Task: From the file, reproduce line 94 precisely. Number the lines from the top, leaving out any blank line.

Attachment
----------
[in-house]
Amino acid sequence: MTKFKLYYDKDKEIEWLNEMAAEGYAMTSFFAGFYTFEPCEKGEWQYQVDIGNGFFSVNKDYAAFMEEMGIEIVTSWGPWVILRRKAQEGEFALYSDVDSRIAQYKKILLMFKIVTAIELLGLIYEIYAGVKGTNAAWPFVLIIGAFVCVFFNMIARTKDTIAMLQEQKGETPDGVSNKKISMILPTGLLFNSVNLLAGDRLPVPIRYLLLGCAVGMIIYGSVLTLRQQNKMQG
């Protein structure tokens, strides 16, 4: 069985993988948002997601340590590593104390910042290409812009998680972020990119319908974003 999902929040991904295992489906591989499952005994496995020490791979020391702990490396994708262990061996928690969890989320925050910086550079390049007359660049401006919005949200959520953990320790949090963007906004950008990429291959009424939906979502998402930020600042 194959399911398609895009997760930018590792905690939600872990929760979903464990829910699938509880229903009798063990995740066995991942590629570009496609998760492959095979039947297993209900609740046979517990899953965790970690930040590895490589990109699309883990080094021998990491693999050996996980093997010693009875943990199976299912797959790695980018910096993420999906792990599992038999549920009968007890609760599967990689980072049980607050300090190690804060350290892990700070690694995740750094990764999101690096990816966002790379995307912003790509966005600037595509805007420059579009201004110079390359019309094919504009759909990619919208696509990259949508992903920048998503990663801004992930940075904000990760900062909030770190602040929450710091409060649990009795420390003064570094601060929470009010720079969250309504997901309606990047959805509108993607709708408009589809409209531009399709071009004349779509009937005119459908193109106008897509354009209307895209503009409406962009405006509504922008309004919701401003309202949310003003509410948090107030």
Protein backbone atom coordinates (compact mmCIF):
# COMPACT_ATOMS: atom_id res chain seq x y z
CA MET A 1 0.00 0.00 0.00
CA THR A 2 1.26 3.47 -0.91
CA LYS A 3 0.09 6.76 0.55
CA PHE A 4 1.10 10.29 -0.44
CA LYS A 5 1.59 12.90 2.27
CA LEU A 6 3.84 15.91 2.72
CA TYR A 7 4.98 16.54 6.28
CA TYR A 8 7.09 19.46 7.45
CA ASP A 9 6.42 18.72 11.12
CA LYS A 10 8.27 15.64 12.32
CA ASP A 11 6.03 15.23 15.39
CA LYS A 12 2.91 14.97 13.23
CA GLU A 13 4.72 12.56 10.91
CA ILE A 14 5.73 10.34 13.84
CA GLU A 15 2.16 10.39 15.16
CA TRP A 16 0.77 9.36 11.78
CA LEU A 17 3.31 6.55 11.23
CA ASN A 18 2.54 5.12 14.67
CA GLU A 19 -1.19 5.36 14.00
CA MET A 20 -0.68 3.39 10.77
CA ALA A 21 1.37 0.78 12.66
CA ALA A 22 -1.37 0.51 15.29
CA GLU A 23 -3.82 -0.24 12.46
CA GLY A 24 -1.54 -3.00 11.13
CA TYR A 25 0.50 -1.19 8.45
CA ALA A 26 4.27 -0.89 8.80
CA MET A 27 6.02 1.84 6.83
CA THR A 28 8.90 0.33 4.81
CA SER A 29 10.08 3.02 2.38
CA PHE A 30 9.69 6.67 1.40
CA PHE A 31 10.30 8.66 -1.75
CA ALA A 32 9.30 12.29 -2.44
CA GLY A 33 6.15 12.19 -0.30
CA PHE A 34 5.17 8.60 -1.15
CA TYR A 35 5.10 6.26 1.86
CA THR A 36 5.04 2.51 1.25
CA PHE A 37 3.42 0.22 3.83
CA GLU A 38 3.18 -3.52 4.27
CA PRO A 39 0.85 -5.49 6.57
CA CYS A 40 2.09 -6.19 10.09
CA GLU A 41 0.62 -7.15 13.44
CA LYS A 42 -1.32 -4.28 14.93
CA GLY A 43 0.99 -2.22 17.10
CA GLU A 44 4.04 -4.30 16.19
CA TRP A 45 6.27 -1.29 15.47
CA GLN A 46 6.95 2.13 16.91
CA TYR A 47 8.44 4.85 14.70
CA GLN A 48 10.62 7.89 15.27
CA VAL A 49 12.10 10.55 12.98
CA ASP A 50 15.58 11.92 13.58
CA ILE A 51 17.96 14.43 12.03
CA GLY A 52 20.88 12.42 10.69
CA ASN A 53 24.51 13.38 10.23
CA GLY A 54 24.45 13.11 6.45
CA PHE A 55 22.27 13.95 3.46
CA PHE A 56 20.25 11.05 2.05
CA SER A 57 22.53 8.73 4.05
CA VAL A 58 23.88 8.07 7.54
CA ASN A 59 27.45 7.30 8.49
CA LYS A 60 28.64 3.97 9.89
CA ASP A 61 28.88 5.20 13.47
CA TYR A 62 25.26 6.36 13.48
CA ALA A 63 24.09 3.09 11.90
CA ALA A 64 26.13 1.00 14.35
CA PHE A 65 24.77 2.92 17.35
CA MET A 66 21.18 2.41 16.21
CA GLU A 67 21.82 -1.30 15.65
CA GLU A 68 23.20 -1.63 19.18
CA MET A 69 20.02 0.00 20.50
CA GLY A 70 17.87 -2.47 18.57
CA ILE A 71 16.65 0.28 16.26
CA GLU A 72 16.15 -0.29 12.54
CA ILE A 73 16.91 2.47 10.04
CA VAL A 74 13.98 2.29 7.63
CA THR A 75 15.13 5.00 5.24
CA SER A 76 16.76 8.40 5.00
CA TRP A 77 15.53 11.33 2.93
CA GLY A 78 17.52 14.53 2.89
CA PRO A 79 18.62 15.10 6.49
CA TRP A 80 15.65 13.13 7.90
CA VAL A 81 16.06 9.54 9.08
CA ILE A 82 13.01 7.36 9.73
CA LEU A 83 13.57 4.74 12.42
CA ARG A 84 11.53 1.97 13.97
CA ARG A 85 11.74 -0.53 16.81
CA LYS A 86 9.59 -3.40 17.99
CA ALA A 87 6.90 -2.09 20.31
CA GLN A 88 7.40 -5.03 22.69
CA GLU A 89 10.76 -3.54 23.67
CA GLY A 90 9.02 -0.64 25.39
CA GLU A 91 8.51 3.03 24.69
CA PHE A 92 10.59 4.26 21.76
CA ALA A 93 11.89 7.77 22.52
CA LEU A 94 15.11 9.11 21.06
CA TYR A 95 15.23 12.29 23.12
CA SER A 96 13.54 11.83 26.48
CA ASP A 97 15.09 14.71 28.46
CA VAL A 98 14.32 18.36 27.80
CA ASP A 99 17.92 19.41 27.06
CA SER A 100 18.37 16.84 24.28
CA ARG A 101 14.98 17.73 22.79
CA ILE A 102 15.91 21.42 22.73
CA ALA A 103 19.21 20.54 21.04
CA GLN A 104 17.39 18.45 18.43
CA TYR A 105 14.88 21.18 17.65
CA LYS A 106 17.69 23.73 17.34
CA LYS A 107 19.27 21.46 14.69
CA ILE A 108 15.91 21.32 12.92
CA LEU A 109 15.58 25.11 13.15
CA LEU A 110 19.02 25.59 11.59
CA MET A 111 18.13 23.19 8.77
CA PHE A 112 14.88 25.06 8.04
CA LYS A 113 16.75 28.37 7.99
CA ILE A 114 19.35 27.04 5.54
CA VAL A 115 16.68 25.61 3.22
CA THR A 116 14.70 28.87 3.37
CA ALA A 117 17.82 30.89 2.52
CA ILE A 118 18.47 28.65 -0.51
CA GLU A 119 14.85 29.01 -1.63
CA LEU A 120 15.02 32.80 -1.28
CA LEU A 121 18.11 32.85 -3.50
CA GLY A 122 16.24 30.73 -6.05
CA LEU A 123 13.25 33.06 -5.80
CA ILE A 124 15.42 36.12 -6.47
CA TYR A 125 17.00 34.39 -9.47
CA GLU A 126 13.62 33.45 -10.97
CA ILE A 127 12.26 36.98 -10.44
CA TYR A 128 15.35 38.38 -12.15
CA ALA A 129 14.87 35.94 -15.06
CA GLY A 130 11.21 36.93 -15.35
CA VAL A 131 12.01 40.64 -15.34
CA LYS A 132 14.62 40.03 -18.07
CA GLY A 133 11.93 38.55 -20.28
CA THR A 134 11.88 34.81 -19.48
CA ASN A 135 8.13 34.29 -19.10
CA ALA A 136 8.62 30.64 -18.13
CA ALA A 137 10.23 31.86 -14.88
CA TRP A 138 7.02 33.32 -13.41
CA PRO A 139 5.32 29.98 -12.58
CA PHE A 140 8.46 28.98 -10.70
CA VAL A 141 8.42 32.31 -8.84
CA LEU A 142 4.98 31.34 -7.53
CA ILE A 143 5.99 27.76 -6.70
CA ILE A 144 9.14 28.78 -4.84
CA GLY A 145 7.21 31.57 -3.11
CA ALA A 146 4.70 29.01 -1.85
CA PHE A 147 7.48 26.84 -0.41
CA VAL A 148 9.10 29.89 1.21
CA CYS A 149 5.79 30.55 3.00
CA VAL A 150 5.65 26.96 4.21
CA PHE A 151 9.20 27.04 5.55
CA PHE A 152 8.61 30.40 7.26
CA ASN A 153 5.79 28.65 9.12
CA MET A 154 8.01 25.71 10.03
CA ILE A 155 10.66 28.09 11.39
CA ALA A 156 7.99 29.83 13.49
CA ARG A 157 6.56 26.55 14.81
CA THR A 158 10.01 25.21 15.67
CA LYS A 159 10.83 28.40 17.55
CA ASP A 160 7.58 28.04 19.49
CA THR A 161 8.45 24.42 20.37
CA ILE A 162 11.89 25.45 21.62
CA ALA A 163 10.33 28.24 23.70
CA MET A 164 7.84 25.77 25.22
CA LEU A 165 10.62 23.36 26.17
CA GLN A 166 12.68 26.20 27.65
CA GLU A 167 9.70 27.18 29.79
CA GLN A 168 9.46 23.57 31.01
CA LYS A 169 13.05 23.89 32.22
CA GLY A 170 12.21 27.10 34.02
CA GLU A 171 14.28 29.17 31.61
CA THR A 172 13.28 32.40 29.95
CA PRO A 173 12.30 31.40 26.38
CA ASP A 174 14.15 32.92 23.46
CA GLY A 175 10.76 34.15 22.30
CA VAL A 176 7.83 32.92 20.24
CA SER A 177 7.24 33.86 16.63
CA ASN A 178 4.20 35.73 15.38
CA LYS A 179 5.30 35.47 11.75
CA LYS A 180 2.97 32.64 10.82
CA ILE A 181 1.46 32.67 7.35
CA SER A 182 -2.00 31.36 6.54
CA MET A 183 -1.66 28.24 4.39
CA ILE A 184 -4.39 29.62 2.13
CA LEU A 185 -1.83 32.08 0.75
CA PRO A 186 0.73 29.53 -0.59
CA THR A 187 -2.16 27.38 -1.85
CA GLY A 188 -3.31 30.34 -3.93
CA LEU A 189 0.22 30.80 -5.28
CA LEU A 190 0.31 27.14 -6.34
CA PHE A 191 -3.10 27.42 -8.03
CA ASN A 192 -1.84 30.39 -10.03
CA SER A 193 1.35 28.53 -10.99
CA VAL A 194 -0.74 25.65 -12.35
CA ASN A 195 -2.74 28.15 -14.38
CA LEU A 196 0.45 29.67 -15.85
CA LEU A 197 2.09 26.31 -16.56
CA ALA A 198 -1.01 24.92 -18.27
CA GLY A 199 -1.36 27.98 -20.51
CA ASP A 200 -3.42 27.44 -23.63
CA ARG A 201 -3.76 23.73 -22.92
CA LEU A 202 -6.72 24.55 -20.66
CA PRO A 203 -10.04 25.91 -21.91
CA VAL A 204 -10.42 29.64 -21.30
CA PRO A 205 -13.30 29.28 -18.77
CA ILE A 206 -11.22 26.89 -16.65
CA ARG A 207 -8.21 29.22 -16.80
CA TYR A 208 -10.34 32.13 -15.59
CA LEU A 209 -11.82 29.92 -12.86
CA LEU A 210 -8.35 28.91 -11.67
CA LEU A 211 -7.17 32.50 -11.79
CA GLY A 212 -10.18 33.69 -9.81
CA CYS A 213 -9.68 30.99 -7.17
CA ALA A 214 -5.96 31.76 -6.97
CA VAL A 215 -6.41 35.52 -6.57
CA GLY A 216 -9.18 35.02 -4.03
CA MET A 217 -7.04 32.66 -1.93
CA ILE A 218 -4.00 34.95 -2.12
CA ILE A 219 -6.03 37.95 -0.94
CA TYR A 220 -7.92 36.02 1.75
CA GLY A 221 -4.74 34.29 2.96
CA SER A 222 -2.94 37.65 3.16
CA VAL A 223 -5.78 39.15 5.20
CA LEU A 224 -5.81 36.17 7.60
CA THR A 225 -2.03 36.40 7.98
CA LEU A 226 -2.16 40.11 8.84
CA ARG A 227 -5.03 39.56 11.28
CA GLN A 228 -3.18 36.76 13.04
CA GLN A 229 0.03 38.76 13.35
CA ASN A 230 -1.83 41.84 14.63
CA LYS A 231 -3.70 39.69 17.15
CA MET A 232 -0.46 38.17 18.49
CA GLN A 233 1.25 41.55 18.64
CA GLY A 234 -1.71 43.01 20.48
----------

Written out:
CA GLU A 89 10.76 -3.54 23.67